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Almost Together

by B.A. Nilsson on October 19, 2011

Sophie Shao and Friends
Union College Memorial Chapel, Oct. 13

Cellist Sophie Shao

Four Mozart string quartets, performed by a foursome of excellent musicians with roots in the Marlboro festival: it’s a recipe for a sure-fire concert and an impressive season opener. It had the promise of a savory soufflé, airy and delicious. In this case, the confection fell a little flat.

The 40th season of Union College chamber music concerts began last Thursday with a performance by Sophie Shao and Friends, those friends being violinists Lily Francis and Arnaud Sussmann and violist Paul Neubauer. Cellist Shao has shepherded other such ensembles to the Memorial Chapel stage in previous seasons, always to terrific acclaim, so this should have been no different.

Like the drummer in a rock band, the cellist in a string quartet is a vital unit of propulsion—especially when the quartets being played date from Mozart’s time, when the form was busily cutting loose from its forbears of keyboard-heavy continuo. The program opened with a jaunty, youthful work, the Quartet No. 7 (written when the composer was 16), and, while the first violin gets most of the tunes, that being the style of the time, Shao worked the bass line with terrific verve. Sussmann played first fiddle in this one, but the second movement’s sinuous melody often paired him with Francis in two-voiced song. The final movement’s martial character brought the piece to a quick, pleasing close.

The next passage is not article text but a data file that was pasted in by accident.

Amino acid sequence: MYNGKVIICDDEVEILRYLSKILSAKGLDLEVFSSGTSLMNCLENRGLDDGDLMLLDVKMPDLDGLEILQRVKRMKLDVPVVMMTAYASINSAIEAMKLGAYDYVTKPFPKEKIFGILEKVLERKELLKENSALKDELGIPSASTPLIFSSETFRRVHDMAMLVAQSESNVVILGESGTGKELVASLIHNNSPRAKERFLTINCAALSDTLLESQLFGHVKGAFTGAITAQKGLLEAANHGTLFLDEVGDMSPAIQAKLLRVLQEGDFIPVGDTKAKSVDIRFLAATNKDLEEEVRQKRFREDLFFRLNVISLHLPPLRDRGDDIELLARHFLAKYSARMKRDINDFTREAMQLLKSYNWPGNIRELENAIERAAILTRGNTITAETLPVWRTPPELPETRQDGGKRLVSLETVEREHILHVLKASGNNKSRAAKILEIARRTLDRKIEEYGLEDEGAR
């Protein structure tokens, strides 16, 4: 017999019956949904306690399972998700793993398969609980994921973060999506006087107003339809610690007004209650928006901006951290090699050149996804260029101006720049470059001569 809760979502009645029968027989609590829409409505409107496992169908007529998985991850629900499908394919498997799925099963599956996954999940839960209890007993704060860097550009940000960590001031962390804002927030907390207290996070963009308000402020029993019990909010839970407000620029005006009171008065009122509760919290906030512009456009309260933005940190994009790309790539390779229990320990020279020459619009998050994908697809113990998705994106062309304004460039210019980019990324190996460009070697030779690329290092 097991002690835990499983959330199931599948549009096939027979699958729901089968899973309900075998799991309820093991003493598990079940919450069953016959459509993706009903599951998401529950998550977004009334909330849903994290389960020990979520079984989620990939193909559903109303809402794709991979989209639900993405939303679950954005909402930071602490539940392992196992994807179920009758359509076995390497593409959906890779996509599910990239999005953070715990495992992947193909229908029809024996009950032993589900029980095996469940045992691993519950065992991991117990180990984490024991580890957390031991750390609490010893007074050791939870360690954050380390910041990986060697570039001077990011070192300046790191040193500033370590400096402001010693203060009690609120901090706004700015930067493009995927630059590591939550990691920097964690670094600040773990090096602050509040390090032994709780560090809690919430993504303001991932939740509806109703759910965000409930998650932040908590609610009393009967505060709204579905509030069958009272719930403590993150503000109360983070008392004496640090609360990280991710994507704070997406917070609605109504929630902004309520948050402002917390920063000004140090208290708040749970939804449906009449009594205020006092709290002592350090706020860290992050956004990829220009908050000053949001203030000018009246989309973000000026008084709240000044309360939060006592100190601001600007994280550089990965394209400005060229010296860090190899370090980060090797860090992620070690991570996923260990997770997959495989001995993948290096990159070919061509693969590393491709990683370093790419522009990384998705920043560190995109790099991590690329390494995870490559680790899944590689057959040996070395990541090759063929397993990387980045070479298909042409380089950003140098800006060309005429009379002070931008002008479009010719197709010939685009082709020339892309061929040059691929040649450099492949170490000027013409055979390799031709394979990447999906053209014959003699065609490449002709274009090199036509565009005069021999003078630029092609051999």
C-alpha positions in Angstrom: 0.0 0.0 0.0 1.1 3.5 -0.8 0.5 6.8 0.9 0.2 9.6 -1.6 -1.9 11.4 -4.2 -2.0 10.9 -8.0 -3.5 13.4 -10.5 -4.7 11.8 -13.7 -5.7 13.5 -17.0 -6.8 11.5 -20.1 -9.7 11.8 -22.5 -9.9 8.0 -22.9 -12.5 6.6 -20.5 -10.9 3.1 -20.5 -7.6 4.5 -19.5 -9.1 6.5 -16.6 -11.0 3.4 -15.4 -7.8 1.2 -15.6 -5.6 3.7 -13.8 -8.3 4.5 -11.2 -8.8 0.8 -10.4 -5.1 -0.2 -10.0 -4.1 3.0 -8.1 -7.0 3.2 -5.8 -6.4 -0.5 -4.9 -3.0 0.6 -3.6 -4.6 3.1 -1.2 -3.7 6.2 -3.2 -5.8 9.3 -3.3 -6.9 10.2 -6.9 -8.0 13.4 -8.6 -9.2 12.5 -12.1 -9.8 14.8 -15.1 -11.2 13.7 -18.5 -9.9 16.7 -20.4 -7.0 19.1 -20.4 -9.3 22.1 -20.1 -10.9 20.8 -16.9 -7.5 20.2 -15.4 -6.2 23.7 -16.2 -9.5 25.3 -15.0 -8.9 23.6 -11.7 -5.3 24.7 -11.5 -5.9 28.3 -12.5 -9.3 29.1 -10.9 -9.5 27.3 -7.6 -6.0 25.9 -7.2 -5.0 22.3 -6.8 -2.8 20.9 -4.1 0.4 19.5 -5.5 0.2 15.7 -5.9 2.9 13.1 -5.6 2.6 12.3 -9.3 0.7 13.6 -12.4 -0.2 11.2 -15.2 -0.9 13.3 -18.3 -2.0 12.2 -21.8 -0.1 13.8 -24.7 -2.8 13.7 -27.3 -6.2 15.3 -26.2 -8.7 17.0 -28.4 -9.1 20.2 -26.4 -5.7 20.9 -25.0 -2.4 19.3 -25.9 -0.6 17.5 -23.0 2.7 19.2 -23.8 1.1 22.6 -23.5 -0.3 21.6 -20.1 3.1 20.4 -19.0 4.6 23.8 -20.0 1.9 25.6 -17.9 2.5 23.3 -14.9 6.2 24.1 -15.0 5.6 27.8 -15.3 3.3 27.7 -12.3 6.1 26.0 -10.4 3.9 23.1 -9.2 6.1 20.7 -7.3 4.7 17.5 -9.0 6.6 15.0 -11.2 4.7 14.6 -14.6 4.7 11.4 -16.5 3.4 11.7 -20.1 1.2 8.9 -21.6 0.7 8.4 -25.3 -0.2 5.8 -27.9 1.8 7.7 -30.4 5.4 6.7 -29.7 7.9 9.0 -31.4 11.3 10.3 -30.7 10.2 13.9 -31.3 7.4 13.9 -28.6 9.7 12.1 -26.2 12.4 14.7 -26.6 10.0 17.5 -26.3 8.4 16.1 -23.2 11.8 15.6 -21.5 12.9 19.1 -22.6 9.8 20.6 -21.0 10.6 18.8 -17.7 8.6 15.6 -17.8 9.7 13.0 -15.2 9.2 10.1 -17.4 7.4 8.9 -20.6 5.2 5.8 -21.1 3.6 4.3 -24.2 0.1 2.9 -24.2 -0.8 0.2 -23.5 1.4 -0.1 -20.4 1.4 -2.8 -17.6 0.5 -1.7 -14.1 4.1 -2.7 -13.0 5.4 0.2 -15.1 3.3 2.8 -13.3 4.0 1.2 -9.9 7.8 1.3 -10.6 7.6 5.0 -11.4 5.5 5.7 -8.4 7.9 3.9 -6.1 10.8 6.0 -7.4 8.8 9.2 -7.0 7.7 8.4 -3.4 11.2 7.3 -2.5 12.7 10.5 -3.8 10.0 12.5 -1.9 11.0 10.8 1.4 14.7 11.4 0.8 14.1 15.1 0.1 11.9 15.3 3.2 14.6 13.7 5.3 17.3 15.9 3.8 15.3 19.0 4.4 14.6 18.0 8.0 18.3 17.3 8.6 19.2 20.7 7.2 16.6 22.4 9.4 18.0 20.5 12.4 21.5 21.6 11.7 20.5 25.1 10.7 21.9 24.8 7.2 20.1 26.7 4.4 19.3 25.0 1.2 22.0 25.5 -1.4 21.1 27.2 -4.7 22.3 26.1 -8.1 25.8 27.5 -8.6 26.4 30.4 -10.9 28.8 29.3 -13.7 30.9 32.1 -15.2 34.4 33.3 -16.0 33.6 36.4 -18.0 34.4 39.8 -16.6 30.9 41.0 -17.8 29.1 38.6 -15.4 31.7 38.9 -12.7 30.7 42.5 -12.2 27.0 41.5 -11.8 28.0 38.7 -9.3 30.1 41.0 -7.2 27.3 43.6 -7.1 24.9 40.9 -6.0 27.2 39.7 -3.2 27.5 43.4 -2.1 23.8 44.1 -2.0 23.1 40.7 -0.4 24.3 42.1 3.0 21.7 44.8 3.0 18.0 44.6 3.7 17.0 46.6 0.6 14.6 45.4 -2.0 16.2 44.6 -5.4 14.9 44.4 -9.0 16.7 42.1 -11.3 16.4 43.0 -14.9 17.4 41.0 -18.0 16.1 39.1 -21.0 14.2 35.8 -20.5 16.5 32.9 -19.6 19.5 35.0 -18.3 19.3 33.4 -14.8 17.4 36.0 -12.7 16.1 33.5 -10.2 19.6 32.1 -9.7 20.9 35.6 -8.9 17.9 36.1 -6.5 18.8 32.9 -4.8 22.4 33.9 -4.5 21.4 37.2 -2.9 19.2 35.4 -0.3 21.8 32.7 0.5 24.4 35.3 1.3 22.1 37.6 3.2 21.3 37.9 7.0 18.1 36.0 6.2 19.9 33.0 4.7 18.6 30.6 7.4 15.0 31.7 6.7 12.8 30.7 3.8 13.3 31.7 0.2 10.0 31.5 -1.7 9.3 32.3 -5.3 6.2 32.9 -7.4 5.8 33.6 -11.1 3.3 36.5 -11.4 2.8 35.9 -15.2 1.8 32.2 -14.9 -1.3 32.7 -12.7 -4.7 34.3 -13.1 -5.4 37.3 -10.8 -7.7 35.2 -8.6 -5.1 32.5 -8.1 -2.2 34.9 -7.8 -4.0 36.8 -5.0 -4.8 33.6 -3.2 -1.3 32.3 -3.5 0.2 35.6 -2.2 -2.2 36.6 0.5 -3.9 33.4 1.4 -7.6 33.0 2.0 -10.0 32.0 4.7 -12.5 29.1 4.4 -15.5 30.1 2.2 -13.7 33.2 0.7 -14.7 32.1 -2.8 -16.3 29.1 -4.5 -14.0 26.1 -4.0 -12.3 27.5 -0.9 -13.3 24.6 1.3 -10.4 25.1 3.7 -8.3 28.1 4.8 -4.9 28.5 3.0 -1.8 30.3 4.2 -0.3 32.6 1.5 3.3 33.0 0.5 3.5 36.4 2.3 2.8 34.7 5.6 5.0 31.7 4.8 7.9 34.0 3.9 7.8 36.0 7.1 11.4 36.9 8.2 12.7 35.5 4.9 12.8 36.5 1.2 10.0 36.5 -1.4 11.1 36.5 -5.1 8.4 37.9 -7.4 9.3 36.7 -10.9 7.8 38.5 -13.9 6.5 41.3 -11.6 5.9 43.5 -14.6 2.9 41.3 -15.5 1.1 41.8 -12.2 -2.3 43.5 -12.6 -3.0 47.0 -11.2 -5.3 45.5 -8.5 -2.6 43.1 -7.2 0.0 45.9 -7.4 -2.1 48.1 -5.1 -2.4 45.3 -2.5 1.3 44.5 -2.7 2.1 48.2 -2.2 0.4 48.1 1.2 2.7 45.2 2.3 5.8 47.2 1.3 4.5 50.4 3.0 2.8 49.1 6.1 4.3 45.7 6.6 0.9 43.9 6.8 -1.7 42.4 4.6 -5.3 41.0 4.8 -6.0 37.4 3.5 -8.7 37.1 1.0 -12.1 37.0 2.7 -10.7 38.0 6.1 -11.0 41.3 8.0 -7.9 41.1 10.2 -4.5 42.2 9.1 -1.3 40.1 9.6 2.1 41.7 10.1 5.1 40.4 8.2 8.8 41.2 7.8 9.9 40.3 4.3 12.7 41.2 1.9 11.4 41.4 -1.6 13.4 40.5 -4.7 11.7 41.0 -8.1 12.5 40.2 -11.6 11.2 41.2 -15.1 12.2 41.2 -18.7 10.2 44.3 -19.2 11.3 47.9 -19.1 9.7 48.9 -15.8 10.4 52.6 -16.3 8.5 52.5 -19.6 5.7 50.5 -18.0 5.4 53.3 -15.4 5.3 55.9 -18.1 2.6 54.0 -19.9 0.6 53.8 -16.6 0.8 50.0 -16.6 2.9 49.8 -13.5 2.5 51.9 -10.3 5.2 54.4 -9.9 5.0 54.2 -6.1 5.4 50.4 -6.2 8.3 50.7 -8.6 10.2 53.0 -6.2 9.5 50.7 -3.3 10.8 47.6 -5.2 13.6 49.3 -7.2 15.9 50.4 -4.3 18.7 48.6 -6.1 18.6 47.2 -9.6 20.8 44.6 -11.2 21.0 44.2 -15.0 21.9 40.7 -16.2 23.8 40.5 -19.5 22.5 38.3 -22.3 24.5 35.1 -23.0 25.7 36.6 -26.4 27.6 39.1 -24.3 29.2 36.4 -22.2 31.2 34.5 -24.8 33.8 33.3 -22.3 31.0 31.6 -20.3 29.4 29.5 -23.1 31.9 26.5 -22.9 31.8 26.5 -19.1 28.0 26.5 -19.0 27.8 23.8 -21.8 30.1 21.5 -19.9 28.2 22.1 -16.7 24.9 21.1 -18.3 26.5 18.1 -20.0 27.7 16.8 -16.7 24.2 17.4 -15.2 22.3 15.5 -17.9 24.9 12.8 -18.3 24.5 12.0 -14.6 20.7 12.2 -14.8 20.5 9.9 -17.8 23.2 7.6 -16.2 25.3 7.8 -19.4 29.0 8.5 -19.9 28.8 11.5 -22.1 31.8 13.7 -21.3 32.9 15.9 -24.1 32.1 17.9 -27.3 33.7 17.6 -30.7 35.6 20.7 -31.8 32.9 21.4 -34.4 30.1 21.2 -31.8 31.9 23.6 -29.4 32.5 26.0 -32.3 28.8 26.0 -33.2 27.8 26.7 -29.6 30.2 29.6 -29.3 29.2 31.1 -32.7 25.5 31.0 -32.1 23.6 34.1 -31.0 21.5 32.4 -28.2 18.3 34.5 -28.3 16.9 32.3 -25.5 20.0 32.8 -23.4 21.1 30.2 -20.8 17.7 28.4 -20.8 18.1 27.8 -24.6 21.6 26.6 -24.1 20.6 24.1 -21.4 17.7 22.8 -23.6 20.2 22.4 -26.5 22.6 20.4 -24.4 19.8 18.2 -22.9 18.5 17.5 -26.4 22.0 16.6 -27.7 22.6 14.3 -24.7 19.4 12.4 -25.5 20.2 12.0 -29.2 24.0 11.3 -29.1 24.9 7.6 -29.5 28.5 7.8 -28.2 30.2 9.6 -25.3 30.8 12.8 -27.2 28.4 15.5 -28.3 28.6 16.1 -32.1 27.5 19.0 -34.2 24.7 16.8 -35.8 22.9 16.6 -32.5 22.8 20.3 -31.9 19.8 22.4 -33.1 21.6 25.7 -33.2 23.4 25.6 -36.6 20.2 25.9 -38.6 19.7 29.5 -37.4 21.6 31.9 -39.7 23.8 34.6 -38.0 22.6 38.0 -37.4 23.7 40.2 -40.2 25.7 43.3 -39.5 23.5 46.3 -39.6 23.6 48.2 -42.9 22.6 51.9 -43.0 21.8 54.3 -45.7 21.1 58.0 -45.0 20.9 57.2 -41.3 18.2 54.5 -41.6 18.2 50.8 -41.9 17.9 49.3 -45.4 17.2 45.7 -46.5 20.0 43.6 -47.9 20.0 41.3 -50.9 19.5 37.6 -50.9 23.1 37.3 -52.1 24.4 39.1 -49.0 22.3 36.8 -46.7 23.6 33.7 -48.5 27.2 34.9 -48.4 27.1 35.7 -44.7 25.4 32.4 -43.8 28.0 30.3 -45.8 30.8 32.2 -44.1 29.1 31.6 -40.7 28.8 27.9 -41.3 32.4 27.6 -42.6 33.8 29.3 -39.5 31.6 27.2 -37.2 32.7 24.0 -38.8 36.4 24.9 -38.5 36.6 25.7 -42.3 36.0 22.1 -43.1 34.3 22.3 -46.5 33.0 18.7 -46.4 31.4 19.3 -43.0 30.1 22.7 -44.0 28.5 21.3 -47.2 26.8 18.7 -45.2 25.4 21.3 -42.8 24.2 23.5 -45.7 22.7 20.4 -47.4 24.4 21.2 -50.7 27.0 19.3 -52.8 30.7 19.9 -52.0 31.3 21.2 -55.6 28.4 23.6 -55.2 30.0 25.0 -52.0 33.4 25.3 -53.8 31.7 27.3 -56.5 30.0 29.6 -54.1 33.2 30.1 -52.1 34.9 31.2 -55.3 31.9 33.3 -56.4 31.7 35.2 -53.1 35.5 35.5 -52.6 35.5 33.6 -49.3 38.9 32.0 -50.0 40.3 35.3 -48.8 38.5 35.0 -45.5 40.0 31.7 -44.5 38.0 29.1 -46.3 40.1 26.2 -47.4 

The next two works, which straddled intermission, were this concert’s problem children. Drawn from the set of six known as the “Haydn Quartets” after their dedicatee, Nos. 18 and 15 are both in four movements, promising a variety of tempo and character. But they seemed, as the evening wore on, to blur into an unexpected sameness.

Francis and Sussmann switched off the first violin chair, thus providing a tonal contrast from piece to piece, but that wasn’t enough, and Sussmann’s ongoing problem with a slipping string seemed to add unneeded tension.

And they’re long works, each in the half-hour range. Even when they work well, it’s a big investment—and there was a piece yet to come, which pushed the concert well past two hours.

Eighteen years separate the final work, the Quartet No. 23 from the first, demonstrating how greatly the form evolved in Mozart’s hands. This is a quartet of equals, a small symphony, with a big melody for the cello to start things off. (The work was dedicated to a cellist, so Wolfgang was kissing up.)

Here the concert felt as if it were back on track, with a better sense of ensemble and momentum. Even some ragged playing in the third movement’s trio section only affirmed that the players were giving their best, and when we reached the big dynamic contrasts of the fast final movement, I wished that they’d jettisoned the previous work and gone straight to this one.

So many ineffable qualities go into making a concert a success that it’s easy to take them for granted and hard to point fingers when something goes wrong. This was high-caliber playing that seemed momentarily to lack something in the chemistry department. Had it been another night, I suspect everything would have clicked.